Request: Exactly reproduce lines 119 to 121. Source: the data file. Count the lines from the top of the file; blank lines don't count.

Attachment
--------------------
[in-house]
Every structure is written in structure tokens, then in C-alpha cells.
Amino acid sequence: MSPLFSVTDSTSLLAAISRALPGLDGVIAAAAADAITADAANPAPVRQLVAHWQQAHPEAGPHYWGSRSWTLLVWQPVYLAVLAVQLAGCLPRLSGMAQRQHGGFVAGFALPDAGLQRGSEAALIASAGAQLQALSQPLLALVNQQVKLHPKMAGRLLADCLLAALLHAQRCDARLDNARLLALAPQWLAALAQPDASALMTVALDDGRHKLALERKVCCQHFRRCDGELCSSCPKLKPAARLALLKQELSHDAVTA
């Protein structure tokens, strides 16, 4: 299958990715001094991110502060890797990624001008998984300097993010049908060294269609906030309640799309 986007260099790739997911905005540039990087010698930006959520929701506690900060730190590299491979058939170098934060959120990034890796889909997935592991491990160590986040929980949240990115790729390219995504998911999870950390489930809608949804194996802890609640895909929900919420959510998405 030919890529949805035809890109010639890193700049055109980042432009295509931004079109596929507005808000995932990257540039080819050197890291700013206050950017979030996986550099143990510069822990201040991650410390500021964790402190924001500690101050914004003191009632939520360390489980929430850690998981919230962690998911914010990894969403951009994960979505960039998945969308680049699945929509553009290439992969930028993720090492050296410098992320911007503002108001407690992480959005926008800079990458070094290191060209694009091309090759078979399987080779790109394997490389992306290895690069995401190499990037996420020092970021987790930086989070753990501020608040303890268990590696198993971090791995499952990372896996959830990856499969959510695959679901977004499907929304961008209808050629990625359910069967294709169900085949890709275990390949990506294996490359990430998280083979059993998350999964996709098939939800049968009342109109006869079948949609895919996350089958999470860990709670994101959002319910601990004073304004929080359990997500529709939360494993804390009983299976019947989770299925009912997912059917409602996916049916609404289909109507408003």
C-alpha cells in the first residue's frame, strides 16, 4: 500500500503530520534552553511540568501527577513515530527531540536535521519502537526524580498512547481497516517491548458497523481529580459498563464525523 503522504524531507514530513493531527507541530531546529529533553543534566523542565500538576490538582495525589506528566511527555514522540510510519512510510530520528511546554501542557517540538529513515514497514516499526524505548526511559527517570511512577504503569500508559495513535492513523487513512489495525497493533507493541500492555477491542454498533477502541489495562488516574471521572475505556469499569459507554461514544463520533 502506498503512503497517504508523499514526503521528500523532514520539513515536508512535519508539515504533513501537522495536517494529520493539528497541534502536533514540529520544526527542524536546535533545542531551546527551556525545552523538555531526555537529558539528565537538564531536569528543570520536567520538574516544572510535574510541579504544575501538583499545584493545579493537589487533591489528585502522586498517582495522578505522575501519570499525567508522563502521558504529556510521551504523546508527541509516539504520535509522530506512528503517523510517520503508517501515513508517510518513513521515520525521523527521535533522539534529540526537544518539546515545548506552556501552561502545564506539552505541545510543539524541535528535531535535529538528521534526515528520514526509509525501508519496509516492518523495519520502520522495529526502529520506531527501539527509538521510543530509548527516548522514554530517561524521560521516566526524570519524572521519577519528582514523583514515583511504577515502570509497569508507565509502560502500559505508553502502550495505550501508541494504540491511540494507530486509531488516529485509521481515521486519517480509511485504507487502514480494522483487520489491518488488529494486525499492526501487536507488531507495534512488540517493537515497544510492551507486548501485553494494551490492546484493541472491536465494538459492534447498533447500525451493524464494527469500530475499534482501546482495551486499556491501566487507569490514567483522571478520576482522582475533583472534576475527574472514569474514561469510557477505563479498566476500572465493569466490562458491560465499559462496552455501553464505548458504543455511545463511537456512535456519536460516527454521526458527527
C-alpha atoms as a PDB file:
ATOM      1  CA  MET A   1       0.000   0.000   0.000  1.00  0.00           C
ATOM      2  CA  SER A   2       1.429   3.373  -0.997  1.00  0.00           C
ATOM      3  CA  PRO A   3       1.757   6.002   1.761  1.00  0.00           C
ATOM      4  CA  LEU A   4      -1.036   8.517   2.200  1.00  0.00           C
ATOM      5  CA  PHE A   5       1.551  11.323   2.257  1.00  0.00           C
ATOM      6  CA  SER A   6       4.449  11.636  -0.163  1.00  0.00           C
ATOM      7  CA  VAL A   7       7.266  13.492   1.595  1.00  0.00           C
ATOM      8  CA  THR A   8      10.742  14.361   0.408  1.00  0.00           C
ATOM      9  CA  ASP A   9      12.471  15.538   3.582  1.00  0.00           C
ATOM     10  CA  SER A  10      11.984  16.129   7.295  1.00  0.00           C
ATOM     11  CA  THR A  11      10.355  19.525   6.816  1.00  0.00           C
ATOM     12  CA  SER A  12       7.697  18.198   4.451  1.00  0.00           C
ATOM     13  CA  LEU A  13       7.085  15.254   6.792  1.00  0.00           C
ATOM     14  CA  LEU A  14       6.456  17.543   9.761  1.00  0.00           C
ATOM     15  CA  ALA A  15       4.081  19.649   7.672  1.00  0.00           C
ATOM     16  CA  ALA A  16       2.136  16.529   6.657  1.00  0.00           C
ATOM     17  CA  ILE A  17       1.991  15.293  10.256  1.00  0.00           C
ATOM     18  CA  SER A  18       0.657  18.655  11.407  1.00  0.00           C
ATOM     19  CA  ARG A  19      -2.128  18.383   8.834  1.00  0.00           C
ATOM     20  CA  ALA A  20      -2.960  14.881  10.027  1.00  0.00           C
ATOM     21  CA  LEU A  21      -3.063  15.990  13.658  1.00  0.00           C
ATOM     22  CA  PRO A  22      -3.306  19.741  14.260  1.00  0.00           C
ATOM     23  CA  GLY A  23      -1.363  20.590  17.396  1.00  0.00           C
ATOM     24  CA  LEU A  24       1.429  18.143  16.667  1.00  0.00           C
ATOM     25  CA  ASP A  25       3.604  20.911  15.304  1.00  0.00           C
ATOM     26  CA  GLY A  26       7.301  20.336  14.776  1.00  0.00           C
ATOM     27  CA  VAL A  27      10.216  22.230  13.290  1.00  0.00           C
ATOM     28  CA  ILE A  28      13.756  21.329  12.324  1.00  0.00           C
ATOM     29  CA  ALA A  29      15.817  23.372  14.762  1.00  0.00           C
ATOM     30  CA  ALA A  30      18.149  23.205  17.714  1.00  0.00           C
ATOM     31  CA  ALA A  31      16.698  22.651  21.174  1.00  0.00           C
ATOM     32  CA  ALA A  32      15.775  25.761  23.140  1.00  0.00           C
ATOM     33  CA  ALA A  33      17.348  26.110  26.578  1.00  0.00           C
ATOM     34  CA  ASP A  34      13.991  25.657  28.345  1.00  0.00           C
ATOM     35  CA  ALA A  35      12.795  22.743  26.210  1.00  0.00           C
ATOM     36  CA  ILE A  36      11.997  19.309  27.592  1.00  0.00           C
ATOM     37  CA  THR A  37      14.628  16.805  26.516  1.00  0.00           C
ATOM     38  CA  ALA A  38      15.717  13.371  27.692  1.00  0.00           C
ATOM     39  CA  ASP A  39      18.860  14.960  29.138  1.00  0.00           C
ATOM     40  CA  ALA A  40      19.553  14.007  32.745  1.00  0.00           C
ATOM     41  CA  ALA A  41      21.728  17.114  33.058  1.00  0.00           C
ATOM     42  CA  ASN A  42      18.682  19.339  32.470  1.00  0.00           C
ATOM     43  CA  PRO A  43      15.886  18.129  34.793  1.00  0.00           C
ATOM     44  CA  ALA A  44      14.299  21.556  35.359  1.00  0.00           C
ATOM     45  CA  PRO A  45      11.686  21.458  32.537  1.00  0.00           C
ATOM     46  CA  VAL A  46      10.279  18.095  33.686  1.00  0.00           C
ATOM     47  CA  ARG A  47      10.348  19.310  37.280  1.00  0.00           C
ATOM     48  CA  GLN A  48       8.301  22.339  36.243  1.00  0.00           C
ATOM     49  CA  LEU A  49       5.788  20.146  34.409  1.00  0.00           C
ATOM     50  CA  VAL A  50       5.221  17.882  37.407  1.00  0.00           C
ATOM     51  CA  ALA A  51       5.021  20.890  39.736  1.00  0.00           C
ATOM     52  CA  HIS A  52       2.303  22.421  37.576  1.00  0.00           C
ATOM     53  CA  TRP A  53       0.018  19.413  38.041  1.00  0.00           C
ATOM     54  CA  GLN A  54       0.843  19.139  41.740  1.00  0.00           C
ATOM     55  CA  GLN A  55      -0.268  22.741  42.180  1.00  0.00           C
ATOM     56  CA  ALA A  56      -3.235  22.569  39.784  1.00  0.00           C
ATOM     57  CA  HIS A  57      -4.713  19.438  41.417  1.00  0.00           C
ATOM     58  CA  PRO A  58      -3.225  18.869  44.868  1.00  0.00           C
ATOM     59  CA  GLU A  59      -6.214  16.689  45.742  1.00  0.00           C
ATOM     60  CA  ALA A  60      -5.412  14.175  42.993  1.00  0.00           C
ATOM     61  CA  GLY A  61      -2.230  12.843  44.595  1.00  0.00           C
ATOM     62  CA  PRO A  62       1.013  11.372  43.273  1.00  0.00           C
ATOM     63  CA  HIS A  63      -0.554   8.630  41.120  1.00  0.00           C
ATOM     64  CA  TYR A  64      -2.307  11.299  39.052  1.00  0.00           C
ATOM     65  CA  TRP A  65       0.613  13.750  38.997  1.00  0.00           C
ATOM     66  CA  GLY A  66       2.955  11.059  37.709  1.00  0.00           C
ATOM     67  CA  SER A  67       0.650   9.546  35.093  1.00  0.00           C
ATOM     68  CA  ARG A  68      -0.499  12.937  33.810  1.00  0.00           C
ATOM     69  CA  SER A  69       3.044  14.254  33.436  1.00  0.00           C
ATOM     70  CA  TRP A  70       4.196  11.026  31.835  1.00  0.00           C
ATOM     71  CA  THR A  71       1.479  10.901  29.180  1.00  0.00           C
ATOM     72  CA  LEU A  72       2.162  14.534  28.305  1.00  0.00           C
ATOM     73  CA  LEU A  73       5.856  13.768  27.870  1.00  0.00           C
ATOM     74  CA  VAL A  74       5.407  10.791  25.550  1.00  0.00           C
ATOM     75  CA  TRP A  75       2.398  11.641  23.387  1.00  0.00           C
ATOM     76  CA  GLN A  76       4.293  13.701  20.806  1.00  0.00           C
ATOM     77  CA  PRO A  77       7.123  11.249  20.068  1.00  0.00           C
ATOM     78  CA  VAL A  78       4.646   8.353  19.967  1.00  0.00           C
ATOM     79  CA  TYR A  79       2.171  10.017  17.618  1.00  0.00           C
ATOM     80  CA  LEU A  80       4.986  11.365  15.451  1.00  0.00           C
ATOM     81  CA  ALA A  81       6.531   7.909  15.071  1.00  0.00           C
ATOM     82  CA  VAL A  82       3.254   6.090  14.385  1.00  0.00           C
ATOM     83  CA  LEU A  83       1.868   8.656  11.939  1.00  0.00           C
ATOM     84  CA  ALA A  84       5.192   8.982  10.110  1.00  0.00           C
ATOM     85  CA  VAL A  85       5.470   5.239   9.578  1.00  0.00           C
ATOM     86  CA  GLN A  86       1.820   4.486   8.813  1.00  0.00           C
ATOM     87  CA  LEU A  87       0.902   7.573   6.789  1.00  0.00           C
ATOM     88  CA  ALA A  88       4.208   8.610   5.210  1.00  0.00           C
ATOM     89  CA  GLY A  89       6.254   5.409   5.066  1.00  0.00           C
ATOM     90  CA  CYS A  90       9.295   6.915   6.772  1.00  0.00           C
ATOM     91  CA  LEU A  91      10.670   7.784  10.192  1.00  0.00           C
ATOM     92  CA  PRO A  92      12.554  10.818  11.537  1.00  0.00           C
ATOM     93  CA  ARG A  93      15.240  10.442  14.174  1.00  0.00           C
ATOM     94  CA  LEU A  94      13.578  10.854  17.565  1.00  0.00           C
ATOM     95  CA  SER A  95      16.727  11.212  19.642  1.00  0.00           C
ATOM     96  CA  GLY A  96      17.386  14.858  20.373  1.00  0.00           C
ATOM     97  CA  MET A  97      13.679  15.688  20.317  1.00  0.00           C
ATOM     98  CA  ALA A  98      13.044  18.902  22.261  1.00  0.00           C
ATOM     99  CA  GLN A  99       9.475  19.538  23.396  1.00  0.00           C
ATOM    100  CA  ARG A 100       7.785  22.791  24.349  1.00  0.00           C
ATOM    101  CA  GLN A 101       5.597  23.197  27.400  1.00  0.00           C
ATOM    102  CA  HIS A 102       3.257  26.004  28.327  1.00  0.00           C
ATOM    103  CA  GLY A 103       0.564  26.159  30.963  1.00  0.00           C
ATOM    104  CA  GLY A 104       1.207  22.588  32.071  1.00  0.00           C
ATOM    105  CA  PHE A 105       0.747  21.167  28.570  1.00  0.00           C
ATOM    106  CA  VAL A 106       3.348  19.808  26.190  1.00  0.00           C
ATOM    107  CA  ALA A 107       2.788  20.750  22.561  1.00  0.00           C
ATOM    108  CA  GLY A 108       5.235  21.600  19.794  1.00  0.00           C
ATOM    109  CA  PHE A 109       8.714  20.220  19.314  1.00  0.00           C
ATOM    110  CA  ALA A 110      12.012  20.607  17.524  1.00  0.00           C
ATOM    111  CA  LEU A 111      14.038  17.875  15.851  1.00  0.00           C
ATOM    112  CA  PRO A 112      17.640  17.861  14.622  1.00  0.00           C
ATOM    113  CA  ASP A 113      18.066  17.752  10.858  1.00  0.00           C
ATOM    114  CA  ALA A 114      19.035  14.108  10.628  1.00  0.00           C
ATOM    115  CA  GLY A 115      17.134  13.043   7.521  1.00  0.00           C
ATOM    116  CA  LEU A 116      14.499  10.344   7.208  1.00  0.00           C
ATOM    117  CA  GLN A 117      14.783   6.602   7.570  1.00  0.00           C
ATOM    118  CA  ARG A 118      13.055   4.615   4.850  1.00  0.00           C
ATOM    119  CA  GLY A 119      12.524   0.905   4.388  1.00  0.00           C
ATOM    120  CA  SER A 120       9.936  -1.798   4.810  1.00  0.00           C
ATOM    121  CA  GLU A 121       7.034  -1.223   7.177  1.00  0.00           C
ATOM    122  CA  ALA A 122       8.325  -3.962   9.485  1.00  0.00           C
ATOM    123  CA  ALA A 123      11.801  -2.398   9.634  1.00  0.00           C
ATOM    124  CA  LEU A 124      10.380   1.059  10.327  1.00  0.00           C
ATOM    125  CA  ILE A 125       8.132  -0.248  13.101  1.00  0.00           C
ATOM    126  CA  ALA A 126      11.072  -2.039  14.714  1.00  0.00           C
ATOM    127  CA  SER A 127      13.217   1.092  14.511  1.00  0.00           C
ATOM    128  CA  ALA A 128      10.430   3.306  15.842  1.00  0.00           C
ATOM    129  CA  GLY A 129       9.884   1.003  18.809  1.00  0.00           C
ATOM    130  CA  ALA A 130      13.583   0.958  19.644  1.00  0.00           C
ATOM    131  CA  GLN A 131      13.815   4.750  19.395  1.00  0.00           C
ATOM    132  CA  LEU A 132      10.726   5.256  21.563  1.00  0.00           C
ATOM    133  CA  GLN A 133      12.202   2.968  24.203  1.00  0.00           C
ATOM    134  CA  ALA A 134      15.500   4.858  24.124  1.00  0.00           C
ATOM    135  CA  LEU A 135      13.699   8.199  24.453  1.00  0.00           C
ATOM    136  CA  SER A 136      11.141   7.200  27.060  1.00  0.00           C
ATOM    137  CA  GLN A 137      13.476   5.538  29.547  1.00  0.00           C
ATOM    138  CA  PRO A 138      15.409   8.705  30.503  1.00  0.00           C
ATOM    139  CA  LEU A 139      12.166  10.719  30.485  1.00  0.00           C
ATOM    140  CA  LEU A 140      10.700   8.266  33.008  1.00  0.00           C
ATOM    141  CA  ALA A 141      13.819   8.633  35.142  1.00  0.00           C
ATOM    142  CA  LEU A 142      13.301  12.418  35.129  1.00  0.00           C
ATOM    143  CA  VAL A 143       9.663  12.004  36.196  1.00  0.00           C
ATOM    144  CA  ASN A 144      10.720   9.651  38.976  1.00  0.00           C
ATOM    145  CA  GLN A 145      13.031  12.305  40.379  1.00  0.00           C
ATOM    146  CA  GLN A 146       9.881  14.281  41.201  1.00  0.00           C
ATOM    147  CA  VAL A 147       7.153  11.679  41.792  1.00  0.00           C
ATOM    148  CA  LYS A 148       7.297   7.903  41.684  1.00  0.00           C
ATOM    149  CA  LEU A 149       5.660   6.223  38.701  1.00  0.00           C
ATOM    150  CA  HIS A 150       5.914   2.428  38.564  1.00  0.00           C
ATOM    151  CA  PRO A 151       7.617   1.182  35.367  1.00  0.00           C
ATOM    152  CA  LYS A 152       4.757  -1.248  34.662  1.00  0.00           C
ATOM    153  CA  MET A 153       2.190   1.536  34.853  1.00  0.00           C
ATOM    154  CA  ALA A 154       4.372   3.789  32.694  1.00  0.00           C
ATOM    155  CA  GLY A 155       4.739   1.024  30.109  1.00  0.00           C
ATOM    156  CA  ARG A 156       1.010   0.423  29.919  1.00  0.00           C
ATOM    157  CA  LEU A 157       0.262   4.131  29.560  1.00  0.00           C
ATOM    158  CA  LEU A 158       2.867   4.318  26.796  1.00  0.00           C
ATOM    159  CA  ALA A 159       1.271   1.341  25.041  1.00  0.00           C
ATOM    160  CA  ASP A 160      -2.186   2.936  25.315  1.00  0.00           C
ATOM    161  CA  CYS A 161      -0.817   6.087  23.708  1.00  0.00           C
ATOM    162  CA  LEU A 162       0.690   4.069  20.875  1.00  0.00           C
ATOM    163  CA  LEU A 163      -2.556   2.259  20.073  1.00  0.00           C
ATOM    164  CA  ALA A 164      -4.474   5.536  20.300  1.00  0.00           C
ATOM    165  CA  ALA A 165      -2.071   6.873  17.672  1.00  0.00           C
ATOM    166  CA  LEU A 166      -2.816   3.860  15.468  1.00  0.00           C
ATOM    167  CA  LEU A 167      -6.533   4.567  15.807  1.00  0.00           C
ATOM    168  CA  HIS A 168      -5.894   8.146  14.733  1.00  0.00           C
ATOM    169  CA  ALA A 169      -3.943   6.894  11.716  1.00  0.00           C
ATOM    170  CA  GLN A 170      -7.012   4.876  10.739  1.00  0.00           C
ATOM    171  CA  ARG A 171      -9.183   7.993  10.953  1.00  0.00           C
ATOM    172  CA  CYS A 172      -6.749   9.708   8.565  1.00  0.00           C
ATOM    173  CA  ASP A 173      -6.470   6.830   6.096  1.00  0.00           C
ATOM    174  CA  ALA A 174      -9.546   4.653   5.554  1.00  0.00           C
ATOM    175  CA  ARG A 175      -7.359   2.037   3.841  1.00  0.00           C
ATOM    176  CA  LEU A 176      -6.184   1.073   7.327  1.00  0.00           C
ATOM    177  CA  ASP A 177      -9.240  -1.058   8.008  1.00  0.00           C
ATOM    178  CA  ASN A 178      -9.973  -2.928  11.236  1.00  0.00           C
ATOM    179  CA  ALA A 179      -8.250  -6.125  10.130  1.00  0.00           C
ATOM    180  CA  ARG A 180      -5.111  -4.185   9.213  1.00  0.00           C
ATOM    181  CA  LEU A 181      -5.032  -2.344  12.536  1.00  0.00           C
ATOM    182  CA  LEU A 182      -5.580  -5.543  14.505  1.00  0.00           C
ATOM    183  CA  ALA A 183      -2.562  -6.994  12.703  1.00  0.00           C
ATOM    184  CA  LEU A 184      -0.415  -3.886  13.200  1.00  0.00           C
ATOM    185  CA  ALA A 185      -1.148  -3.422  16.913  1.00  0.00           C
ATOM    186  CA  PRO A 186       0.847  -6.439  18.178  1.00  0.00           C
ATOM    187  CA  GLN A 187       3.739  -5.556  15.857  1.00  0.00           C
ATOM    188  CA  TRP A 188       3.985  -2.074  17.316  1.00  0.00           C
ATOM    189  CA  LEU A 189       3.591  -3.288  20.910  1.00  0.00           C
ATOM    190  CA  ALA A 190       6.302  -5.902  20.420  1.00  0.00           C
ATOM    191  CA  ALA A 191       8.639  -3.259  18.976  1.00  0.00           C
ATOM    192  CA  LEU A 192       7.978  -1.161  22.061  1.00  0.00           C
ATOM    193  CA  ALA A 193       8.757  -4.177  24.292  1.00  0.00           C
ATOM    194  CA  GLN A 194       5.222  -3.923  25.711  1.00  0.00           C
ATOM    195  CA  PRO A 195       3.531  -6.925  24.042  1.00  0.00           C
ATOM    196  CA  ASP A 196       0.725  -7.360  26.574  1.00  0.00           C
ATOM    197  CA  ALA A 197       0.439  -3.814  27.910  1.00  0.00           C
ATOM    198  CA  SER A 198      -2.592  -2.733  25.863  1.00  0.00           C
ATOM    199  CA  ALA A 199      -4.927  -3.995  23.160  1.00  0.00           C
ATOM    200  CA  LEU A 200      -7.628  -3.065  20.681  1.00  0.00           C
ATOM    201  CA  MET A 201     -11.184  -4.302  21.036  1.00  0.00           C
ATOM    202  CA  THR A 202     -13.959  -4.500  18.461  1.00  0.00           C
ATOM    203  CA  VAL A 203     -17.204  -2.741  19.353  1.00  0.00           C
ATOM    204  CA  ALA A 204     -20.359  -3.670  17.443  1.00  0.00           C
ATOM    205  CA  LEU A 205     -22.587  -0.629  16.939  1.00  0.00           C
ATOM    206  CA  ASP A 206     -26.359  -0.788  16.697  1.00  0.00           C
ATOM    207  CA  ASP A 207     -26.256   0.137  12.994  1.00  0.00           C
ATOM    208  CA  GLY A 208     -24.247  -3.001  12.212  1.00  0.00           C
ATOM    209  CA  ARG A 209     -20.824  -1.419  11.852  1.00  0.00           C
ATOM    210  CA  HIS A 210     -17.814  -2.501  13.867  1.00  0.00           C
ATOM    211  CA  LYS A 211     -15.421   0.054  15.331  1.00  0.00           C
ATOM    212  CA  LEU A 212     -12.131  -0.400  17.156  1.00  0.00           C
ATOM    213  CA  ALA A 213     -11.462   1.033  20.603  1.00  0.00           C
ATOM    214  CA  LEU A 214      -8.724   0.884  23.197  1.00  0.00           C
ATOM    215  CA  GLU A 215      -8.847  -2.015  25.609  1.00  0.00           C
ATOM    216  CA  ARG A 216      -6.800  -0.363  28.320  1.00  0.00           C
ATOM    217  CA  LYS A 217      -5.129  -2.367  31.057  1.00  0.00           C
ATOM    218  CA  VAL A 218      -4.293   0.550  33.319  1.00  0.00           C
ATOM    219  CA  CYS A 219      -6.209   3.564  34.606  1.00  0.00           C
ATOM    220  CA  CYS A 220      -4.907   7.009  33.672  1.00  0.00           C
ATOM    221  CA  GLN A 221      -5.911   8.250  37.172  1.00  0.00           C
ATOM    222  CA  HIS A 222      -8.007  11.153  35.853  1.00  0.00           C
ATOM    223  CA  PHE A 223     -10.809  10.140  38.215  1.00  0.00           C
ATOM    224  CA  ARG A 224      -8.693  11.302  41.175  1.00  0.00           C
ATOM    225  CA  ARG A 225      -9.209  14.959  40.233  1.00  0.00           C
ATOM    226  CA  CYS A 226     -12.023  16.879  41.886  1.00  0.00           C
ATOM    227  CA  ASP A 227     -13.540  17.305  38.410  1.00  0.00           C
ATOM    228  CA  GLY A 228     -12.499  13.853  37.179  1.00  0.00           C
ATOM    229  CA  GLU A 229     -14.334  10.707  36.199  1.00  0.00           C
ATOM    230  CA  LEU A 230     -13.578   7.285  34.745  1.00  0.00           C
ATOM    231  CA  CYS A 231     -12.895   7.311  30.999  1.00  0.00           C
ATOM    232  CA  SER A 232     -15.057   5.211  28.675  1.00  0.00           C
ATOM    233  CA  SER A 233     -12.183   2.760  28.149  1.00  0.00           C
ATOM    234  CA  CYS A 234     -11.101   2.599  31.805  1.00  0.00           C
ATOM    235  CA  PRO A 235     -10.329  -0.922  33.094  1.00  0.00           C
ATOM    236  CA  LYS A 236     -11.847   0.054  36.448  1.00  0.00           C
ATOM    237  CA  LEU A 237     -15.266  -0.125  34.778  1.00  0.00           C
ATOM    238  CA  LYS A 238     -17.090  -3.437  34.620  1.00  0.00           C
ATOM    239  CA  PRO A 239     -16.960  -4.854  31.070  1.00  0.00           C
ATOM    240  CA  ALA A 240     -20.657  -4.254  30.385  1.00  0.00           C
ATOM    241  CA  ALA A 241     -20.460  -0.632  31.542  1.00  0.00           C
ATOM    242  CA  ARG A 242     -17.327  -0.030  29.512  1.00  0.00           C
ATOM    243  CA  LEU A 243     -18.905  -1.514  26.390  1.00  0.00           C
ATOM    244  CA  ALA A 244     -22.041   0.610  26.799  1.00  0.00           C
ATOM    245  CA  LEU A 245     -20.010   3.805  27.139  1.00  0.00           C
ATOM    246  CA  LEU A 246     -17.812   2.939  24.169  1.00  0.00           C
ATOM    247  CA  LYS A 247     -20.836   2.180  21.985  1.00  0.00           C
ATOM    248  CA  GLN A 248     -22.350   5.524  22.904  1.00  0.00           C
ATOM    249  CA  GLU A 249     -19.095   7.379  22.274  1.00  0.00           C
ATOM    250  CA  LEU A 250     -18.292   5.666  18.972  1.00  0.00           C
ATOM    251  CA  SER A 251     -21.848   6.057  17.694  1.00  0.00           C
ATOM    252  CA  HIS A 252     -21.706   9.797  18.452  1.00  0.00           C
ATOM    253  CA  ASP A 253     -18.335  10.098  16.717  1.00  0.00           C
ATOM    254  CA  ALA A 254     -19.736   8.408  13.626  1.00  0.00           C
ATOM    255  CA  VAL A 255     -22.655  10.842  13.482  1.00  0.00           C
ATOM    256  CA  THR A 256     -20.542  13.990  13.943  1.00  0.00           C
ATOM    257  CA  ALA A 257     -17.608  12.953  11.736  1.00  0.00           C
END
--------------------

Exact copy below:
ATOM    113  CA  ASP A 113      18.066  17.752  10.858  1.00  0.00           C
ATOM    114  CA  ALA A 114      19.035  14.108  10.628  1.00  0.00           C
ATOM    115  CA  GLY A 115      17.134  13.043   7.521  1.00  0.00           C